Design engineers often don’t give enough thought to the project delivery method (PDM) that will take their contract documents from paper to production to reality for the building owner (client). In fact, many design engineer may not realize there are five project delivery methods: design-bid-build (D-B-B), construction management (CM), design-build (D-B), integrated project delivery (IPD), and performance contracting (PC).
These engineering-constructing methods each have their “pros and cons” and will influence the system design and role of the designer. So, why should HVAC design engineers give thought and decide on the appropriate PDM? Well, developing and producing a successful design will largely depend on the PDM because the client’s expectations for a successful project, teamwork and quality control, and the design team’s contract fee profit will be influenced and regulated based on the PDM.
This month, I will provide a brief explanation of the D-B-B method, which is one of the two most common ways to deliver a project. In the D-B-B approach, a client will select and sign a contract with a design firm, usually an architectural company, for a fixed or agreed-upon fee based on a percentage of the total cost of the contract. Now, there are several other versions of owner-architect contract agreements, but D-B-B is the most common agreement to produce contract bid documents and provide construction administration.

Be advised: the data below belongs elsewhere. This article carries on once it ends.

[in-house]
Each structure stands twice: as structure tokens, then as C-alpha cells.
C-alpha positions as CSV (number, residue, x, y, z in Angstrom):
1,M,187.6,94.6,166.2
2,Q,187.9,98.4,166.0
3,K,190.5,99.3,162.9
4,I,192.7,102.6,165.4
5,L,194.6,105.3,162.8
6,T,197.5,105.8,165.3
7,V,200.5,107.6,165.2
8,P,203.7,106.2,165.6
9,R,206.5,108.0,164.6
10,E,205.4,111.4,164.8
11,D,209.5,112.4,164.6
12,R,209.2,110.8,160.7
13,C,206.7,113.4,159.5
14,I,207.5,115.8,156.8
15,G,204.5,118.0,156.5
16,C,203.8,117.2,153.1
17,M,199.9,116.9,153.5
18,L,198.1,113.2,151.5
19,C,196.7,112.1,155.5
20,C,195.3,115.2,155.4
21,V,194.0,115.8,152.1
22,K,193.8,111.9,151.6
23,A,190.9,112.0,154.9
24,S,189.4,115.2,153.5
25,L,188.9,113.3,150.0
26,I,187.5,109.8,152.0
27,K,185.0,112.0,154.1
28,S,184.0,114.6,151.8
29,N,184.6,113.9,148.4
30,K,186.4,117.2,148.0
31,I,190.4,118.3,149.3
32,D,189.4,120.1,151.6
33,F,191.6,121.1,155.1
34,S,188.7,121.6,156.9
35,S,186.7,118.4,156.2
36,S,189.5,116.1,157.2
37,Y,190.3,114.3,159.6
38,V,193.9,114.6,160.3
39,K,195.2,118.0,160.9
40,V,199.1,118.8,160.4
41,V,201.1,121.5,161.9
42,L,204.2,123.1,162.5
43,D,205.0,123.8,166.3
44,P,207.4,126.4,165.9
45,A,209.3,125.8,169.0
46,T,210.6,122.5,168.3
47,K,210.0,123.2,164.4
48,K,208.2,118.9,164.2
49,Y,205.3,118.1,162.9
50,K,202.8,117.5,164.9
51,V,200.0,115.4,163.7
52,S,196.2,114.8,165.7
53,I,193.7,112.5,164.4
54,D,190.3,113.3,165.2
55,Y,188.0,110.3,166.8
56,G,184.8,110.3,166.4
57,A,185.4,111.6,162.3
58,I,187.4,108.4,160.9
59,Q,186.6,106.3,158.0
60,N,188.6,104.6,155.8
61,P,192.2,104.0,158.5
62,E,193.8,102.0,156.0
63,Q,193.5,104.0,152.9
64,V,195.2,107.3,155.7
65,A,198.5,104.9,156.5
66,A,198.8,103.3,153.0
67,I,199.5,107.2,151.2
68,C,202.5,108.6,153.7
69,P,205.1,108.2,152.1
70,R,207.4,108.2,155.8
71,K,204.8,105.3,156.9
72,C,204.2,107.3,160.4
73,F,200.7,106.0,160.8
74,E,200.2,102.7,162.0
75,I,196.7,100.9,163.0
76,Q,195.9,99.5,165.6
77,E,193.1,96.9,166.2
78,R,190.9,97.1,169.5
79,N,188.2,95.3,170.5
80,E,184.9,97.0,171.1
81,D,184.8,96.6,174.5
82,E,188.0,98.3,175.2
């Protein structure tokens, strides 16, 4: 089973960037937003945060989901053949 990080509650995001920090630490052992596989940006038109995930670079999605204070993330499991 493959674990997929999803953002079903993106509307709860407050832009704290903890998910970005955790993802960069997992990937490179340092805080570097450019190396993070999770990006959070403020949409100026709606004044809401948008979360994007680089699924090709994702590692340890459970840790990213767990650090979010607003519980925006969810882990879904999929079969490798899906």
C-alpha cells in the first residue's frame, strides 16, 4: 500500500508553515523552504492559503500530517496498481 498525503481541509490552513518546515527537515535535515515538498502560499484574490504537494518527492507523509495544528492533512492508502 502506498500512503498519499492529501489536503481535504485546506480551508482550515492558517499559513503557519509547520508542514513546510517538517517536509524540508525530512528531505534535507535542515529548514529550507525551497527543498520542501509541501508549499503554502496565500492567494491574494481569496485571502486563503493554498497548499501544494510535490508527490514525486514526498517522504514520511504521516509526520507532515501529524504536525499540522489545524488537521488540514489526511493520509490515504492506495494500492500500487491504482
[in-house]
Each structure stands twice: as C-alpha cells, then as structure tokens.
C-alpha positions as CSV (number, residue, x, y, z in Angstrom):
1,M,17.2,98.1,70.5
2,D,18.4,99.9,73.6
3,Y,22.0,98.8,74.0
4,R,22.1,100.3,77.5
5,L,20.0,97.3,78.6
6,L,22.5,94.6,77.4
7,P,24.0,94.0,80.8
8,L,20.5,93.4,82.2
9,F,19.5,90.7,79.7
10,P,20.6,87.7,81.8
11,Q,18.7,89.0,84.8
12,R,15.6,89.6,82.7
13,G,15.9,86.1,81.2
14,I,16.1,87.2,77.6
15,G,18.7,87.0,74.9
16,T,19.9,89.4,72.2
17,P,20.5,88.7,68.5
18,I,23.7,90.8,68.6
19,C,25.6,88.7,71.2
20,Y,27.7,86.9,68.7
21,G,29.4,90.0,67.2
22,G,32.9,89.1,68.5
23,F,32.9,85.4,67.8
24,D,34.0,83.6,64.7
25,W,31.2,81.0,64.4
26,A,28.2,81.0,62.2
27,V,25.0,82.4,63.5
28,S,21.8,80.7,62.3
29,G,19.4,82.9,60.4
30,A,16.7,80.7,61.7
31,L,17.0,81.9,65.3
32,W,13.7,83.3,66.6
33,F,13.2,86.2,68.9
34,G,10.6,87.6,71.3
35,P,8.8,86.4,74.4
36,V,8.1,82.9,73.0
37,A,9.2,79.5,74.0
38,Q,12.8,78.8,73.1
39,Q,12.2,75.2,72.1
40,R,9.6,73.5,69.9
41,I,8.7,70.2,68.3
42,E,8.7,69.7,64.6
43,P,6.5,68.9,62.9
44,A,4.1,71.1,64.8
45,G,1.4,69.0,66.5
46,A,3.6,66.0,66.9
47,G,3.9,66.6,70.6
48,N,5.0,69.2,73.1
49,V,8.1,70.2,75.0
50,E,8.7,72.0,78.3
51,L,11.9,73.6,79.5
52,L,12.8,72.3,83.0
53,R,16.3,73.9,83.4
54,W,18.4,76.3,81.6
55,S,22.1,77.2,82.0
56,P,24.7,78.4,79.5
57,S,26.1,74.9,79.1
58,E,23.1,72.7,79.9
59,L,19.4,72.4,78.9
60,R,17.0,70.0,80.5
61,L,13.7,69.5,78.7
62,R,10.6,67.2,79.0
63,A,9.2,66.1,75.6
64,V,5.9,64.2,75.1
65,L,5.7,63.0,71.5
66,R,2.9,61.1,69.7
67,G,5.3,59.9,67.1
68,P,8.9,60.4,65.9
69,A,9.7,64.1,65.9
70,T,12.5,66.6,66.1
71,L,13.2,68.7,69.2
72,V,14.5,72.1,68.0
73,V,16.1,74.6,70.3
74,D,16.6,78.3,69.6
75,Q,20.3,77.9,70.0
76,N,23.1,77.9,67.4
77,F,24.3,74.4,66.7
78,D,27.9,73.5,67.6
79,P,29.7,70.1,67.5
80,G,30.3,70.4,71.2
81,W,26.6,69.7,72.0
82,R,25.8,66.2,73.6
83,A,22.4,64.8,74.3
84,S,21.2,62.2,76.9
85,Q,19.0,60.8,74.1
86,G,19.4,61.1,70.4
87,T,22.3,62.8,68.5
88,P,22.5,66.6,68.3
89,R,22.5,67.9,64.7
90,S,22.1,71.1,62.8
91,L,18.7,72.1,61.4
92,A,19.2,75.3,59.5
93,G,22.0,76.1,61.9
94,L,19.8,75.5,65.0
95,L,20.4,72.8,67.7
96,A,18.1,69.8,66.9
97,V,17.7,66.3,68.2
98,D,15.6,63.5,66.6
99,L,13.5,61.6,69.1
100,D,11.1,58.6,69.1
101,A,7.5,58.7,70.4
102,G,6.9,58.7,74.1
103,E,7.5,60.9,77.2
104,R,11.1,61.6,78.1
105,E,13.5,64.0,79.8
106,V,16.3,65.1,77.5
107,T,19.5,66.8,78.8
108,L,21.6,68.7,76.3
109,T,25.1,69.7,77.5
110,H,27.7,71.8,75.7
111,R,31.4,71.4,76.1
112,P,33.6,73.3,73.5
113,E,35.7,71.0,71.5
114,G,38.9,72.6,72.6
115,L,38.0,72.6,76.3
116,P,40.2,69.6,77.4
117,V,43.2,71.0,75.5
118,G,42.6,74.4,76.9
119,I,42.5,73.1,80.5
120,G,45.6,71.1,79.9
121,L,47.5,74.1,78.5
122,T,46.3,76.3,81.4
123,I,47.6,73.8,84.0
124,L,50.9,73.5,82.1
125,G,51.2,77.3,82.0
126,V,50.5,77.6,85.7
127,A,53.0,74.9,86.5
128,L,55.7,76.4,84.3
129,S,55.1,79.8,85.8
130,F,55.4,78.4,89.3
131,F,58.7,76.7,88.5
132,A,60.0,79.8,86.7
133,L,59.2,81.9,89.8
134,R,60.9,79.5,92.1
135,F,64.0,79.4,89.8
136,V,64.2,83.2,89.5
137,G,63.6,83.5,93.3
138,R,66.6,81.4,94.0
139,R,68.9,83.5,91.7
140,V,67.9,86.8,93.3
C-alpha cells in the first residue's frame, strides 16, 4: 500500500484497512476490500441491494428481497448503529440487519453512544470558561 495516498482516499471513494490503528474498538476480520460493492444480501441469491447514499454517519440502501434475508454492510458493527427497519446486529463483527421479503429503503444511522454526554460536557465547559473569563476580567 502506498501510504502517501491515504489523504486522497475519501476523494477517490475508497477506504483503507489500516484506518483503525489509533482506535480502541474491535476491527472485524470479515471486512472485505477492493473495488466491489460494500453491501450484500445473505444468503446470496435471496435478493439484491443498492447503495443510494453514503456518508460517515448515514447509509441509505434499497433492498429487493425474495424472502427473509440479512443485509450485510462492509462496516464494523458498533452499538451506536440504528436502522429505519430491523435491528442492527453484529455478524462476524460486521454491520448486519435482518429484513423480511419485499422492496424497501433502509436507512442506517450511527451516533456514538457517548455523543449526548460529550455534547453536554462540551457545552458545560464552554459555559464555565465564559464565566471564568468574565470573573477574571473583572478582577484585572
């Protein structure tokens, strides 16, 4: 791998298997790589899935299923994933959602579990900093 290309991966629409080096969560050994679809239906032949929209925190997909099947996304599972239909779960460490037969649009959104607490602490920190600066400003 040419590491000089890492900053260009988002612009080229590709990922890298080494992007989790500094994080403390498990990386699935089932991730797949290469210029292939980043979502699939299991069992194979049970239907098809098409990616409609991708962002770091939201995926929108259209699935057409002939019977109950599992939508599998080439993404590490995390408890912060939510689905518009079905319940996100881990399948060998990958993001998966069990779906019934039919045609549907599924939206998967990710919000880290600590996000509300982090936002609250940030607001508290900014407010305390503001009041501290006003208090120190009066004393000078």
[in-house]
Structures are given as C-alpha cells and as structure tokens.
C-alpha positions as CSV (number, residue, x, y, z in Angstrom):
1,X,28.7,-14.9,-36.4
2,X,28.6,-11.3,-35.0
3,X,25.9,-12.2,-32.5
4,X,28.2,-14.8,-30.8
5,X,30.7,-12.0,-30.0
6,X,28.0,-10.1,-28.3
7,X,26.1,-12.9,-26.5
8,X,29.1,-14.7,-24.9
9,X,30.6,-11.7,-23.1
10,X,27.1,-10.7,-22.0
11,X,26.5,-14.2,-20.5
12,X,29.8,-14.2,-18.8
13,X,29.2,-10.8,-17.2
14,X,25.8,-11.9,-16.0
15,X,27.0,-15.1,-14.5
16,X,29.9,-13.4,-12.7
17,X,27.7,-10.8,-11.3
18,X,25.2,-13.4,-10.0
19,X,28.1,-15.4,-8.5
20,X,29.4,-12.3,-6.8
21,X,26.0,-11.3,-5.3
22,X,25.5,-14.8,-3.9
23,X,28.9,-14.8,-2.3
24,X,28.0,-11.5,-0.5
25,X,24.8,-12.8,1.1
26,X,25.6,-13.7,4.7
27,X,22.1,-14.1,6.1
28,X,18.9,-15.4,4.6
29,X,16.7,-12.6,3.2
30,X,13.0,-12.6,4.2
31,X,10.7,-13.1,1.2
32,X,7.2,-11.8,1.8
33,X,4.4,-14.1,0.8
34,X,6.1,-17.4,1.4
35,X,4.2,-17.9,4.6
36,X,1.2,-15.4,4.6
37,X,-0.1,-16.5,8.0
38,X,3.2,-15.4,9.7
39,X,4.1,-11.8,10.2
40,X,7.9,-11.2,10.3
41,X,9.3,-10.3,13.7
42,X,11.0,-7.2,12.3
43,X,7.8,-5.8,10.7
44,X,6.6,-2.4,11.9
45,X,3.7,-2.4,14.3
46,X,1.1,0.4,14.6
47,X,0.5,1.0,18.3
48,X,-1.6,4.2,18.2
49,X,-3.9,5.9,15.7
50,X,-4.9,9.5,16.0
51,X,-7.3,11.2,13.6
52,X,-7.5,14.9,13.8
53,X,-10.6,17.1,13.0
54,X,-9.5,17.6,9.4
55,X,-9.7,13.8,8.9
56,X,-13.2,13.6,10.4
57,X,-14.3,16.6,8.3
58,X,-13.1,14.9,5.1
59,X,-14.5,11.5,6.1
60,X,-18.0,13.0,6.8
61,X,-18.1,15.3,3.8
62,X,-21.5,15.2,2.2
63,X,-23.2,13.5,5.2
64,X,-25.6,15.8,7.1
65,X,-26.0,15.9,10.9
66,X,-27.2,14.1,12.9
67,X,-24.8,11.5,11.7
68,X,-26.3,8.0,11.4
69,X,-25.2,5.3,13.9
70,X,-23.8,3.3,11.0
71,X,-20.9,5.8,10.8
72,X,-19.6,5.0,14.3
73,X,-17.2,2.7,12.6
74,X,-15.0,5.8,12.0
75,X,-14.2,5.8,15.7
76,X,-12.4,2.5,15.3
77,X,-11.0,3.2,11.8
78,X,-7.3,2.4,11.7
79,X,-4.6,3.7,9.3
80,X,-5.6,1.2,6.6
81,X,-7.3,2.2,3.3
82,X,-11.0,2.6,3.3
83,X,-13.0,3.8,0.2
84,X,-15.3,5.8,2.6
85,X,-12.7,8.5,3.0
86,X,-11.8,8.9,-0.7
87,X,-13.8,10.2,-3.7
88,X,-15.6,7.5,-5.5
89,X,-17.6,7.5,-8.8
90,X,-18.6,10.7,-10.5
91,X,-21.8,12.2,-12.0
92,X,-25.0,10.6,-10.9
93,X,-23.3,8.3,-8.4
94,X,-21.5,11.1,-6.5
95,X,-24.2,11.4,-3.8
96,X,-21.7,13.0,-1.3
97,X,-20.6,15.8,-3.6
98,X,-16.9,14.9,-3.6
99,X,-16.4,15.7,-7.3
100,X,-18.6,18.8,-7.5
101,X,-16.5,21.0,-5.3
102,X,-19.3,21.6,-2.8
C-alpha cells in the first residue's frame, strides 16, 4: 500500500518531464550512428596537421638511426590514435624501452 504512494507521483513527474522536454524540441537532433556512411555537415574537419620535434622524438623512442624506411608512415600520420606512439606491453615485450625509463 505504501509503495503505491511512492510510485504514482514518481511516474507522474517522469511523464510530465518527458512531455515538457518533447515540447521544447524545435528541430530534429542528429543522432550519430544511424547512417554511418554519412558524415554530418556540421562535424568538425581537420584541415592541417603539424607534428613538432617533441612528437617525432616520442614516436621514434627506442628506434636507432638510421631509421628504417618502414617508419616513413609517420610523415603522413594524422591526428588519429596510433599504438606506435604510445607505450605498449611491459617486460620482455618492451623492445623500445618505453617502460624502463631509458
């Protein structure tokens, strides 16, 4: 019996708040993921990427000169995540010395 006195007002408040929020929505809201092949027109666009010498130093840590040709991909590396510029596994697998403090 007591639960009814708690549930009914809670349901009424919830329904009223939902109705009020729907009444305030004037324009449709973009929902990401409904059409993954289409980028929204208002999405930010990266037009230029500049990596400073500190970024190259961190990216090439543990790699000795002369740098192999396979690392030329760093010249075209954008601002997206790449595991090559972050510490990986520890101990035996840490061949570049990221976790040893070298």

For the HVAC consulting firm, the architectural firm will usually, if not always, negotiate a fee that allows the architectural firm to financially benefit from this negotiation because the consultant is a commodity unless the more experienced client specifically requires the architectural firm to hire a certain HVAC consulting firm.
When the completed contract documents are put out to bid, bidders may be preselected/pre-qualified or simply open to those construction firms interested in submitting their bids. Without pre-qualification requirements, the bidders can be a collection of good-fair-poor selections.
D-B-B is the most adversarial PDM approach because it pits the design team against the construction team during construction. This method is very common for clients I consider “uneducated,” or those who believe their best value is transmitted through competitive, extremely low bids. A more knowledgeable client’s selection may be based on the “best value” rather than the lowest cost.
CM, D-B, and IPD offer more of a team atmosphere, where I would rate CM as good, D-B as better, and IPD as the best. CM is much more common than D-B and IPD, although it generally includes less teamwork and cooperation than D-B and IPD. During the design phase, a client will sign separate contracts with the design team and the CM firm, which enhances the goal of greater synergy between the two.